In philosophical debates about `absolute truth`

, people cite “the truths of pure mathematics” as beyond reproach—eternal and universal things discovered/invented by us fallible mortals. But the more deeply I look into these issues myself, the more I see evidence that mathematics is not as stable as I’d supposed:

- constructivists and intuitionists argue that the foundations of mathematics don’t make sense
- logicians accuse mathematicians of not being rigorous enough
- mathematicians themselves admit they totally ignore foundational issues and just concentrate on getting interesting results that make sense within their set of assumptions and could probably be “straightened up” to satisfy the logicians
- Bill Thurston referred to mathematics itself as a social entity — it
*is*the dynamical creation of a community, it*lives*inside the heads of the people who prove these things and not on paper. - John L Bell and Geoffrey Hellman: “Contrary to the popular (mis)conception of mathematics as a cut-and-dried body of universally agreed upon truths and methods, as soon as one examines the foundations of mathematics, one encounters divergences of viewpoint and failures of communication that can easily remind one of religious, schismatic controversy.

Norman Wildberger thinks real numbers have been a wrong turning in mathematics. He also claims, here in the video above, that angles θ are illogical. (Or maybe I should say, certain angles are used illogically.) Some angles, like 60°, can be constructed via ruler and compass. But other angles like 34° and 26° are not constructible.

So although “I know what you mean” when you talk about a real number or an angle that measures 90.1°, maybe we should both recognise that they don’t *really* make sense and speak in air quotes.

**Related but different. ***On the topic of left-brains, right-brains, closed-minds, and open-minds in science.* You can see youtube user `njwildberger`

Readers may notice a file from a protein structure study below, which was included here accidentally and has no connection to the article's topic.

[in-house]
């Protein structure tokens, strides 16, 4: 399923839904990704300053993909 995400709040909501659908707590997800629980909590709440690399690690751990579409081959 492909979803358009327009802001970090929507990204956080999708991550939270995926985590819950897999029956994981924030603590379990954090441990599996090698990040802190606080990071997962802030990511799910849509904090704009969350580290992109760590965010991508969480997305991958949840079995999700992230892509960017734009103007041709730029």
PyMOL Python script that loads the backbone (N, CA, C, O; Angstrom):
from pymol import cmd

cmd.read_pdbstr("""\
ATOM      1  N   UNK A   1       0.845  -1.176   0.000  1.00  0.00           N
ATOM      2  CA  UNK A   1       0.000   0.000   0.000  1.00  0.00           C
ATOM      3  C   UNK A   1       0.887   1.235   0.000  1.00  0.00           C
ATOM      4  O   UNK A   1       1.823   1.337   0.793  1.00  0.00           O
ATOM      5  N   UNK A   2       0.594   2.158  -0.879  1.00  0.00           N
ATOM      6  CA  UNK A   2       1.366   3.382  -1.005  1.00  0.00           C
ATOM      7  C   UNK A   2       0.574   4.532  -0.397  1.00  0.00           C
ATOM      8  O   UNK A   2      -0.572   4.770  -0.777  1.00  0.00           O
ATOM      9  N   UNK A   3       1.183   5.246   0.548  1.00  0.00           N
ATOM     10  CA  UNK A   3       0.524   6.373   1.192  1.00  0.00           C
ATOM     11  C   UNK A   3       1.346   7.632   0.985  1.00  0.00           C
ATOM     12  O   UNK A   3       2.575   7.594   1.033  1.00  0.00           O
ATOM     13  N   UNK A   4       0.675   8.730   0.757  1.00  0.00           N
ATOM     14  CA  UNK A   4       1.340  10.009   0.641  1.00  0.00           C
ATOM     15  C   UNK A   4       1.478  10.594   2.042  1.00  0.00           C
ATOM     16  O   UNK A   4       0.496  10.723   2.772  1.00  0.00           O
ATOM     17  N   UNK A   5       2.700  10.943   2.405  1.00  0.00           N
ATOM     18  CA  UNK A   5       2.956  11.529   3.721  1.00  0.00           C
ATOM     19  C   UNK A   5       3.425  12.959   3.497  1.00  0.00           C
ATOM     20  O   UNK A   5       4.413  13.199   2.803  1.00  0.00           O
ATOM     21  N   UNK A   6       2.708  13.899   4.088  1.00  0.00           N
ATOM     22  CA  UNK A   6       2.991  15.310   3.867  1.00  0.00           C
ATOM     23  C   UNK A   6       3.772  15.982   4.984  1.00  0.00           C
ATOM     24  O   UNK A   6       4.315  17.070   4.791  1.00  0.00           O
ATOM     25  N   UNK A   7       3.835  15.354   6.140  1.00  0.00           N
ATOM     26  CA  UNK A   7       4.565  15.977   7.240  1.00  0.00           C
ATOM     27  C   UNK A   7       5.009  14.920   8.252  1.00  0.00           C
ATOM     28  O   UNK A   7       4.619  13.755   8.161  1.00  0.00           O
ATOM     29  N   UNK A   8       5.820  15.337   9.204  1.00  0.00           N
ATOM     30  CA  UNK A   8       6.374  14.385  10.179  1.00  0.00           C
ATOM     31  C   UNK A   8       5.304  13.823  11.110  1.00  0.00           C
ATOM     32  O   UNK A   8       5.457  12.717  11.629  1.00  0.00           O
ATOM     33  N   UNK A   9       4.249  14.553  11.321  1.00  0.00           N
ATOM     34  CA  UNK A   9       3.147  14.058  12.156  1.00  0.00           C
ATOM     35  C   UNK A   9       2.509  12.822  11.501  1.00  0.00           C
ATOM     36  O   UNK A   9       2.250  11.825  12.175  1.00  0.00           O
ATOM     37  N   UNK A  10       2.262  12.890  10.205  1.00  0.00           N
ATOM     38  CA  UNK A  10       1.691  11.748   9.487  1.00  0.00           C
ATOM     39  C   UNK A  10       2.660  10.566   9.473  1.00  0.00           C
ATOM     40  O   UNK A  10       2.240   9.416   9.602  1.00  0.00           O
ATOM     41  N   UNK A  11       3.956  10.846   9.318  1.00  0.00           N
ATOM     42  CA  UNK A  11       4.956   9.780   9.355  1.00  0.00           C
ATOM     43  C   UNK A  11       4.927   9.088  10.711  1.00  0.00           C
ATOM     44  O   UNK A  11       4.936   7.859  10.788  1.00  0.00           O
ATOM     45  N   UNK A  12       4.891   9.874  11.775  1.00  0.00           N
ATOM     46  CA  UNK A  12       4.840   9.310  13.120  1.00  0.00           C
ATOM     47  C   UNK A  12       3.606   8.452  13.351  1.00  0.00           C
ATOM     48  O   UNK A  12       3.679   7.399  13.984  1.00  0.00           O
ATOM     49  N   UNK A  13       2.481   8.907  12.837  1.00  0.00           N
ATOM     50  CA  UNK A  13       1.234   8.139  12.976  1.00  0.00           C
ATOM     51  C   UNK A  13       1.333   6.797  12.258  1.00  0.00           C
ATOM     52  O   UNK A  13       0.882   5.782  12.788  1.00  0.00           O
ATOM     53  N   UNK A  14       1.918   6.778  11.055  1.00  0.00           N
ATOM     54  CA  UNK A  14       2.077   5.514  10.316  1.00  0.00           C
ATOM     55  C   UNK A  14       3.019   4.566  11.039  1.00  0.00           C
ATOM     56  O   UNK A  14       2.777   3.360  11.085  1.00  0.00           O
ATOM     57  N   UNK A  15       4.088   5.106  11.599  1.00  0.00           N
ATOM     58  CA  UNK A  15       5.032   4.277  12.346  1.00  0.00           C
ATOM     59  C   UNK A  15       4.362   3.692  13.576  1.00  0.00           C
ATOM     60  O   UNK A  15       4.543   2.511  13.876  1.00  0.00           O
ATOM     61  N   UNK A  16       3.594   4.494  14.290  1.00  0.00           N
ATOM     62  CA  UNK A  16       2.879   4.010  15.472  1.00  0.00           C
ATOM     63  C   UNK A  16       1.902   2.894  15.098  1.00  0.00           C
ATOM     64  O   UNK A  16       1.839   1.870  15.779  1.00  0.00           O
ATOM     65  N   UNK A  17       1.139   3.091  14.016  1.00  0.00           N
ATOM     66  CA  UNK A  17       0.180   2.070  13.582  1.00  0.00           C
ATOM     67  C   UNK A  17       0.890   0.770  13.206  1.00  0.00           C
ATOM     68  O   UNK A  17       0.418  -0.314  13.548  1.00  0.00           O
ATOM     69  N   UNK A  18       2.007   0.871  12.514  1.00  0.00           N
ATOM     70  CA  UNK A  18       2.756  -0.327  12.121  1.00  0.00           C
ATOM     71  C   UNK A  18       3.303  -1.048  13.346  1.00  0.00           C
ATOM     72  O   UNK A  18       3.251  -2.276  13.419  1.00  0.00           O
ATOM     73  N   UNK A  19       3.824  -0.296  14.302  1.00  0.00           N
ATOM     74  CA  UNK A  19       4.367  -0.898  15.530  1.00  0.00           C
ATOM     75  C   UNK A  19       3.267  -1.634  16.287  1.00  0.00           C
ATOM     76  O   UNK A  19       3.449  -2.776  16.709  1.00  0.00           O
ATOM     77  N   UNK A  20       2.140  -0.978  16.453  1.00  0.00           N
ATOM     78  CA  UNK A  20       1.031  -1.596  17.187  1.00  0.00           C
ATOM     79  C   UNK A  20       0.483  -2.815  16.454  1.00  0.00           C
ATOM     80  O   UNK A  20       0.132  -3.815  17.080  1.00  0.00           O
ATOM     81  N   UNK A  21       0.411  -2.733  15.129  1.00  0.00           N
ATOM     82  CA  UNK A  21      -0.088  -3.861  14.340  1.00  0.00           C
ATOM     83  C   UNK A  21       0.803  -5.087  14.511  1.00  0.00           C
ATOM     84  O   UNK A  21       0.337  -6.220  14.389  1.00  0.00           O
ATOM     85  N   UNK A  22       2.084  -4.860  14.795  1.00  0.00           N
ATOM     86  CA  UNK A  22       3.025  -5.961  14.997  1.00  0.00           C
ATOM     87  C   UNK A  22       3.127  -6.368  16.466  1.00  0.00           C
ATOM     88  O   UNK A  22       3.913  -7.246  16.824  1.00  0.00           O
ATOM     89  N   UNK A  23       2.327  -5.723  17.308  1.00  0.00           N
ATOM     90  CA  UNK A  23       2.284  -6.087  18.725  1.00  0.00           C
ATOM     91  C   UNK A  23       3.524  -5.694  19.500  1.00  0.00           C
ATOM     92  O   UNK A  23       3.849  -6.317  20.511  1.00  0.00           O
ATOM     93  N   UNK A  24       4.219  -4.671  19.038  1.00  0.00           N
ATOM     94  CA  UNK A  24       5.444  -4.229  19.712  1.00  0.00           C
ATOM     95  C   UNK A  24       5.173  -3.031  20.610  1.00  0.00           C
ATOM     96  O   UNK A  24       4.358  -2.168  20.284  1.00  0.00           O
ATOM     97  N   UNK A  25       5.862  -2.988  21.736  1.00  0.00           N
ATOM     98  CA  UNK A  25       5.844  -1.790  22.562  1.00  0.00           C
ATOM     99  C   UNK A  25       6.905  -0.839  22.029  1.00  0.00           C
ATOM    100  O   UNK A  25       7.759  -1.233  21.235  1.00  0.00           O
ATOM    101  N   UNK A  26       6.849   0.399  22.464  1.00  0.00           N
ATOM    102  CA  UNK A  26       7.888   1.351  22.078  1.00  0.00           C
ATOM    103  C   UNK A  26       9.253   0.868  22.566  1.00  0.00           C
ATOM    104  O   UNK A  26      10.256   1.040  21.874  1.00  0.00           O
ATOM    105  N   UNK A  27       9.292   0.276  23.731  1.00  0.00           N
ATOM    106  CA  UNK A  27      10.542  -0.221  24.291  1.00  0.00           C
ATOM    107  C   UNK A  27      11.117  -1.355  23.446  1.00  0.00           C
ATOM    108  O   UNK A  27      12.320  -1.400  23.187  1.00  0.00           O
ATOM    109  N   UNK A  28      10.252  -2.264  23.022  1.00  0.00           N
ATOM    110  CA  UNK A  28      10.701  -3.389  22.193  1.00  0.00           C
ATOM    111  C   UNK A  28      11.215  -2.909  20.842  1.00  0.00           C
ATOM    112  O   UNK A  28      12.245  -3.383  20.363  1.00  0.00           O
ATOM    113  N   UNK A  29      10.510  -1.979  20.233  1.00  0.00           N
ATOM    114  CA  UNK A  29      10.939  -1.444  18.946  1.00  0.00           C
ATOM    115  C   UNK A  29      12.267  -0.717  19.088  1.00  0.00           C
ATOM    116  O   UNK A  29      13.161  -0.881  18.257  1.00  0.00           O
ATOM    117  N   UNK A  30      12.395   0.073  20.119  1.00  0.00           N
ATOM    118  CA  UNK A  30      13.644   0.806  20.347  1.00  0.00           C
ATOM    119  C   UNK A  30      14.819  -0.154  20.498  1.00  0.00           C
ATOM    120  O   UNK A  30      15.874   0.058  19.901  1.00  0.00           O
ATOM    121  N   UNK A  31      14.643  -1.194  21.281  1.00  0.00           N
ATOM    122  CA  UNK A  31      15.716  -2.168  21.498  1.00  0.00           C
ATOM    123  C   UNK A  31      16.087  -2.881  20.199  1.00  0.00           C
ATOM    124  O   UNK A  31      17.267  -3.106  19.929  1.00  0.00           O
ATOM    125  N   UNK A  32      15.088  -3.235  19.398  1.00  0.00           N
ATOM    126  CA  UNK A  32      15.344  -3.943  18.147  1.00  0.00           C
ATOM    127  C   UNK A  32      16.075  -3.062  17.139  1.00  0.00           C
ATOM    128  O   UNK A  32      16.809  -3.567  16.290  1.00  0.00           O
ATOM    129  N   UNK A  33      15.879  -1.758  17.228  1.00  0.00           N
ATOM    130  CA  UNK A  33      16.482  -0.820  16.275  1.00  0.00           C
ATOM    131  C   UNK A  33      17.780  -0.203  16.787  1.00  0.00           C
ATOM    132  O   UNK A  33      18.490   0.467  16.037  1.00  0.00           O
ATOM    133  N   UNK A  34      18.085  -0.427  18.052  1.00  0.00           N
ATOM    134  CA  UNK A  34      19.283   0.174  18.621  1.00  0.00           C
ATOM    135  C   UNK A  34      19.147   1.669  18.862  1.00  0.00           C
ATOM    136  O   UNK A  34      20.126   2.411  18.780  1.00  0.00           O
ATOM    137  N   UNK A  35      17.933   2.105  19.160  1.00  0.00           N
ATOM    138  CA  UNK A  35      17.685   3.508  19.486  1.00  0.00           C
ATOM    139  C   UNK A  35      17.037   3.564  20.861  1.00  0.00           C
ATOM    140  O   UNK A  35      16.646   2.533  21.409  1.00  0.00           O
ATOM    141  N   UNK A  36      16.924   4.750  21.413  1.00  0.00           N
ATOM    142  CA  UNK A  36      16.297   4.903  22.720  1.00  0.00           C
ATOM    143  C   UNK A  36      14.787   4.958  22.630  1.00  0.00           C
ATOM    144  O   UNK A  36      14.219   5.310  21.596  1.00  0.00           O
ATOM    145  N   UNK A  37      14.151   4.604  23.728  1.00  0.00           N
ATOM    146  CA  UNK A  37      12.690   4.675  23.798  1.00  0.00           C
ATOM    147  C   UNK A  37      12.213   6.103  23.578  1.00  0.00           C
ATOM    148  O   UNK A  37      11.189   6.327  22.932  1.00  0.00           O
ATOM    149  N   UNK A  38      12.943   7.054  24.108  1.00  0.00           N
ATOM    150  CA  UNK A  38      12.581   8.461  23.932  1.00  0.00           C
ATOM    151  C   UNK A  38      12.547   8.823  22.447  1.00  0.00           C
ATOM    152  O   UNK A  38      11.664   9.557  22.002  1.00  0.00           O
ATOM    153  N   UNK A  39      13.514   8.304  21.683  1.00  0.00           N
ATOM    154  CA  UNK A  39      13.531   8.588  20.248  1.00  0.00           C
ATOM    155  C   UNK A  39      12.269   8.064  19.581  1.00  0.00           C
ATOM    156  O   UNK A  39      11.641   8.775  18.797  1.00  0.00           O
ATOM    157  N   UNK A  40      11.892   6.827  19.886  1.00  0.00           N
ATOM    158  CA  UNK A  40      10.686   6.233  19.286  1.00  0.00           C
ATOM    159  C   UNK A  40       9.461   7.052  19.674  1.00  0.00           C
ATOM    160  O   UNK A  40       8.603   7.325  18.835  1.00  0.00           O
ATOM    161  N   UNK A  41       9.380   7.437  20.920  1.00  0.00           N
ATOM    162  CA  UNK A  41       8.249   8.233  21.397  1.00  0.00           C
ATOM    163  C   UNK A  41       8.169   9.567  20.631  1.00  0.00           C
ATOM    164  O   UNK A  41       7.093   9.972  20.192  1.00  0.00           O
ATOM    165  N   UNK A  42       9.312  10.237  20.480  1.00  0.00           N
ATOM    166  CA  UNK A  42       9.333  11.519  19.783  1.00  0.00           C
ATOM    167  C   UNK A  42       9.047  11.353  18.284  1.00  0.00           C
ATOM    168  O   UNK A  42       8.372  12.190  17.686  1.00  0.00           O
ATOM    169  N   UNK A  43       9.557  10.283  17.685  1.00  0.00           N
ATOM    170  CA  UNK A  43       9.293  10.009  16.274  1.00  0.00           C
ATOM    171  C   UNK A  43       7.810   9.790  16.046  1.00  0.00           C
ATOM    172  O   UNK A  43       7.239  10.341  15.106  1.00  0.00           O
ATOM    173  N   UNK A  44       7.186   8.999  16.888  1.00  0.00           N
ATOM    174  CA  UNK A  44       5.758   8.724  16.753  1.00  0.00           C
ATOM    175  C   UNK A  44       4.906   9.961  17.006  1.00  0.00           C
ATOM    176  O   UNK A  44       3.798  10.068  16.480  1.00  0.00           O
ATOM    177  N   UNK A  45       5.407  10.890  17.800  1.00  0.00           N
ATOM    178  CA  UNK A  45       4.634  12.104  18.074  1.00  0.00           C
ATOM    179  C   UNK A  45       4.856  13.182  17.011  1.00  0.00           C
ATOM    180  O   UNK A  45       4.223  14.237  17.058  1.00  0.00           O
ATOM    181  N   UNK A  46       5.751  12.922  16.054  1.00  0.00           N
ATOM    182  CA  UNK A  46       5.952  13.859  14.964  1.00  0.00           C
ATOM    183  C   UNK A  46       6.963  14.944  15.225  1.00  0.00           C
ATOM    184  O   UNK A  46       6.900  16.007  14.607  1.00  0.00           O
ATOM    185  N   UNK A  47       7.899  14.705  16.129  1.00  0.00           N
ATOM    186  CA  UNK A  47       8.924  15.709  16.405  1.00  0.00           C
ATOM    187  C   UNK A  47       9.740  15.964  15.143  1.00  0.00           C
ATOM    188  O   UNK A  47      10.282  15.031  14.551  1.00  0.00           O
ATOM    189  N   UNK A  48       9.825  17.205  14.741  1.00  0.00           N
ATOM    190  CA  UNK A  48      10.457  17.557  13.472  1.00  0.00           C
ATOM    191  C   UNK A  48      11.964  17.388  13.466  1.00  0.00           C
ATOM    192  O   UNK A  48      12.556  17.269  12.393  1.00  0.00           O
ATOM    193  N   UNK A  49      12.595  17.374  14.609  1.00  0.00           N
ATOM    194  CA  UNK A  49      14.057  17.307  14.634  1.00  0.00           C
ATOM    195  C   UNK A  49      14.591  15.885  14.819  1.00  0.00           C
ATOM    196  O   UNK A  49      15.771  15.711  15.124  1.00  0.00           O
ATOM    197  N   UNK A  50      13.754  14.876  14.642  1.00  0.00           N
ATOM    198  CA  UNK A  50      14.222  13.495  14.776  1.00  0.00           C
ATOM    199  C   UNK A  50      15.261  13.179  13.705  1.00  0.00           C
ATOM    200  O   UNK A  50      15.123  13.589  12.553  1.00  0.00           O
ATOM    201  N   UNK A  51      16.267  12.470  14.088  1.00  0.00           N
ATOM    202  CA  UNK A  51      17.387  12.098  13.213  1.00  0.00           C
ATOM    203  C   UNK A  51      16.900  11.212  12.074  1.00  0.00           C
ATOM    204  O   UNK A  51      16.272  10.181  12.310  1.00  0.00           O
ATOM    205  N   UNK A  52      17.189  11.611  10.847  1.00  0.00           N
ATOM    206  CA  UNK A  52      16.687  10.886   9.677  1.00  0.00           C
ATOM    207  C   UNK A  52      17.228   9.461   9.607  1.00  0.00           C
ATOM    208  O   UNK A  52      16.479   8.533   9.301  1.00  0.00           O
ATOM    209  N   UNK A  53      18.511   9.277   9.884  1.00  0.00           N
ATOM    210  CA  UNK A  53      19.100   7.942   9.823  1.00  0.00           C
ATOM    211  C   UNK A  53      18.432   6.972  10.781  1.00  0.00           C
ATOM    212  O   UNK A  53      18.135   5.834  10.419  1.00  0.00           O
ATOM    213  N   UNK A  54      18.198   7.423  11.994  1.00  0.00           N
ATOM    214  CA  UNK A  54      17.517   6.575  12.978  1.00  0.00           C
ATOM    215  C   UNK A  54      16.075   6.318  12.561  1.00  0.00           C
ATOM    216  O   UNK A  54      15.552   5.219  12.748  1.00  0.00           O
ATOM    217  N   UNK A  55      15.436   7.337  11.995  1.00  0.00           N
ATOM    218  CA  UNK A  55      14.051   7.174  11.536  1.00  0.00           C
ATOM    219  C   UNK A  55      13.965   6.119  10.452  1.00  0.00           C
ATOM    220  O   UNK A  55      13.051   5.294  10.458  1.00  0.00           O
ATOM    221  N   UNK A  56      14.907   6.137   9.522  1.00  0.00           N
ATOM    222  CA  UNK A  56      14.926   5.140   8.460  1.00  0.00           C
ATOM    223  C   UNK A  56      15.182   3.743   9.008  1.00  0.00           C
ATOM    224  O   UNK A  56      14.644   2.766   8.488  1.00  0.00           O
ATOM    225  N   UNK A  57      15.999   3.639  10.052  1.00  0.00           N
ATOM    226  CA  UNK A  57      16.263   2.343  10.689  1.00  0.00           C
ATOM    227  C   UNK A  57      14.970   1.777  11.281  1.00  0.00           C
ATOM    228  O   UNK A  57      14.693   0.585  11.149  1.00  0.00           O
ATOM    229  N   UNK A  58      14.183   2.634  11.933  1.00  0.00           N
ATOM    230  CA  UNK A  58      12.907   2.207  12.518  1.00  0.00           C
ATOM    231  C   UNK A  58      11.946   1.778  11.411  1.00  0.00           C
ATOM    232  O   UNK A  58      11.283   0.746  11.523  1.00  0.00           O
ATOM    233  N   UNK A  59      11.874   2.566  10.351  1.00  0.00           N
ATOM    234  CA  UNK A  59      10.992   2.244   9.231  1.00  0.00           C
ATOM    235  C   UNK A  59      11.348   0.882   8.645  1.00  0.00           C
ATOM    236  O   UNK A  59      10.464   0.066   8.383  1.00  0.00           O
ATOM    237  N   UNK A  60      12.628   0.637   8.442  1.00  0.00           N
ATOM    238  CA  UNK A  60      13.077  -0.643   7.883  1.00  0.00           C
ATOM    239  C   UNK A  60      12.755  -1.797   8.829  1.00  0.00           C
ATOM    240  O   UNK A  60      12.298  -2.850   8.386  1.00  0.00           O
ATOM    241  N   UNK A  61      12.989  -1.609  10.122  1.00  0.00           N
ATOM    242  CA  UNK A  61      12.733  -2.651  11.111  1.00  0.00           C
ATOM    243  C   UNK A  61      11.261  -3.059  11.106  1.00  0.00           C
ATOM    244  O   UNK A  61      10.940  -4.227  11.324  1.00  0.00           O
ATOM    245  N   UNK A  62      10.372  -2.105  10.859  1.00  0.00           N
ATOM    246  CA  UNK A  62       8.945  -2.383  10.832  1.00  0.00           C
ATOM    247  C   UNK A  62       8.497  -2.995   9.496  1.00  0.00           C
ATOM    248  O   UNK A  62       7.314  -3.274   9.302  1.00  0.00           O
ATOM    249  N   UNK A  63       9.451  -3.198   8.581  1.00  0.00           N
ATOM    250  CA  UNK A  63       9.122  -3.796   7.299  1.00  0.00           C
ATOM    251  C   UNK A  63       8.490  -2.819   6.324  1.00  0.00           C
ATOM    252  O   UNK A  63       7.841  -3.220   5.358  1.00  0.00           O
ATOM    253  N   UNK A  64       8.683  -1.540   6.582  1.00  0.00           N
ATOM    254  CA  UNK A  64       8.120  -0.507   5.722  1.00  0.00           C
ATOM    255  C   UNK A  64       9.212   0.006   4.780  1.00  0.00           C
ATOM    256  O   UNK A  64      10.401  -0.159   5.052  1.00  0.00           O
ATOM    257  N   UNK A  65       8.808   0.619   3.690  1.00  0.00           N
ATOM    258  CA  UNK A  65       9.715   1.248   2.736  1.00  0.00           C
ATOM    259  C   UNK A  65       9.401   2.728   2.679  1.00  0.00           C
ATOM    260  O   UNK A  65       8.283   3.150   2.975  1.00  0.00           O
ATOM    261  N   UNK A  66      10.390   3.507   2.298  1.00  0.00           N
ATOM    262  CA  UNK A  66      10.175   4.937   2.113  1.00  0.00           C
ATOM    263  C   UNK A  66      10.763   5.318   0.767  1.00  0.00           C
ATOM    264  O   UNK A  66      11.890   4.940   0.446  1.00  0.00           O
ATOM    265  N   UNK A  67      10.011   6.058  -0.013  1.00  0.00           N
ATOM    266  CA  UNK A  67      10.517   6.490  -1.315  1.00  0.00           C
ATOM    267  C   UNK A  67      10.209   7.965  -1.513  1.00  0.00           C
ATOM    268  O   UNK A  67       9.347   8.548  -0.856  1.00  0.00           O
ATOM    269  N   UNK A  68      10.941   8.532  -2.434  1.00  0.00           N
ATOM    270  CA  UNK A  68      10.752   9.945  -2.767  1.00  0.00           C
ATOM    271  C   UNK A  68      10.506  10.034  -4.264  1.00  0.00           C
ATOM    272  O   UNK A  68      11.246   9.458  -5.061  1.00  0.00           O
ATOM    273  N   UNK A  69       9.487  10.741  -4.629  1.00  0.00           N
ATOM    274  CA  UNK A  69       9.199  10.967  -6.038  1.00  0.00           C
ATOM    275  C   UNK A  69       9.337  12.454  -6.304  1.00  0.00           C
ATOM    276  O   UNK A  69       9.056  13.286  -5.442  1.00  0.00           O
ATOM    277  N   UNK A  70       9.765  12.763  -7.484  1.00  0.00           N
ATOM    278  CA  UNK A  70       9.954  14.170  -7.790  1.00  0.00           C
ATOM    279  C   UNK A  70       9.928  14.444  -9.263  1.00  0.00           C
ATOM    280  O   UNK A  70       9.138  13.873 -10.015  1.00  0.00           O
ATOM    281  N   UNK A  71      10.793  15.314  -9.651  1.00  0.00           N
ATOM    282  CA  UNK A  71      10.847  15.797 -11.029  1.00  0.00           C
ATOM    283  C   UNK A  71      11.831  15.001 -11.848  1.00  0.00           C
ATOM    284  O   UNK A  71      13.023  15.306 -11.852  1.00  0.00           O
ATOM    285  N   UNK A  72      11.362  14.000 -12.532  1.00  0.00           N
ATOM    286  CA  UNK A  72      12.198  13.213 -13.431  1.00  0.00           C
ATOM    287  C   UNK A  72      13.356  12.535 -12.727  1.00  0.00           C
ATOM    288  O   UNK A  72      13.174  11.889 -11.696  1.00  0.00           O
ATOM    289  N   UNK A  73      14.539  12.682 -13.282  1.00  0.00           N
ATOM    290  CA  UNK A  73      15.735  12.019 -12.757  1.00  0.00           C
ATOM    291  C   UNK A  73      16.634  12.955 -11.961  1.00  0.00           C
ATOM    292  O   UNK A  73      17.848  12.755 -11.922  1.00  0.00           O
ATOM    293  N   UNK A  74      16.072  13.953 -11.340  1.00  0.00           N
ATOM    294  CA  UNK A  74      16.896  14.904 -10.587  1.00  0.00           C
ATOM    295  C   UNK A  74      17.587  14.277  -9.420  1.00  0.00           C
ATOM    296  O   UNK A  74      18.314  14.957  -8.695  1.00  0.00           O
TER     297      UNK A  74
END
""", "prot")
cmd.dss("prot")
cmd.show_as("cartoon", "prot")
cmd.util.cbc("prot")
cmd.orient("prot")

being beaten up on the `XKCD`

forums for suggesting such unconventional and—ick!—*philosophical* ideas. Listen to these self-satisfied, smarter-than-thou *sabelotodos* savaging the “ridiculousness” of someone who would undercut this Well Established Knowledge.

I find that incredible because XKCD’s vision of science seems to be about open-mindedness, learning from data, and accepting the truth based on logic rather than tradition or popularity.

OK, “data” needs to be replaced with something else in theoretical maths. But you could at least listen to *what the guy’s saying* rather than his credentials or his sweatpants. (Conversely: if John Conway says it, does that make it true? He gives talks in sweatpants as well.)

I bet ≥ some of these know-it-alls have lauded Galileo for smashing the accepted wisdoms handed down from Aristotle with cold, hard logic. What’s the difference to making fun of `njwildberger`

because he’s suggesting something weird or unconventional? *Prima facie* it makes sense to me.

Maybe you don’t care about the foundational issues (isn’t that called hand-waving elsewhere?), or maybe you can *disprove* what he’s saying—but this PageRank 7 site is just attacking him rather than his idea. (For example they look at his publication record to see if he’s “someone we should take seriously”.)

You want to know why people aren’t interested in science? I think it’s in part because science and maths is associated with such stuck-up, judgmental people—putting down everyone who’s less “intelligent” than they are.

Tags: angle, constructivism, dispute, field theory, Galois field extensions, Galois theory, geometry, intelligence, judgmental, logic, math, mathematics, maths, Norman J. Wildberger, philosophy, spread, truth, unpopular

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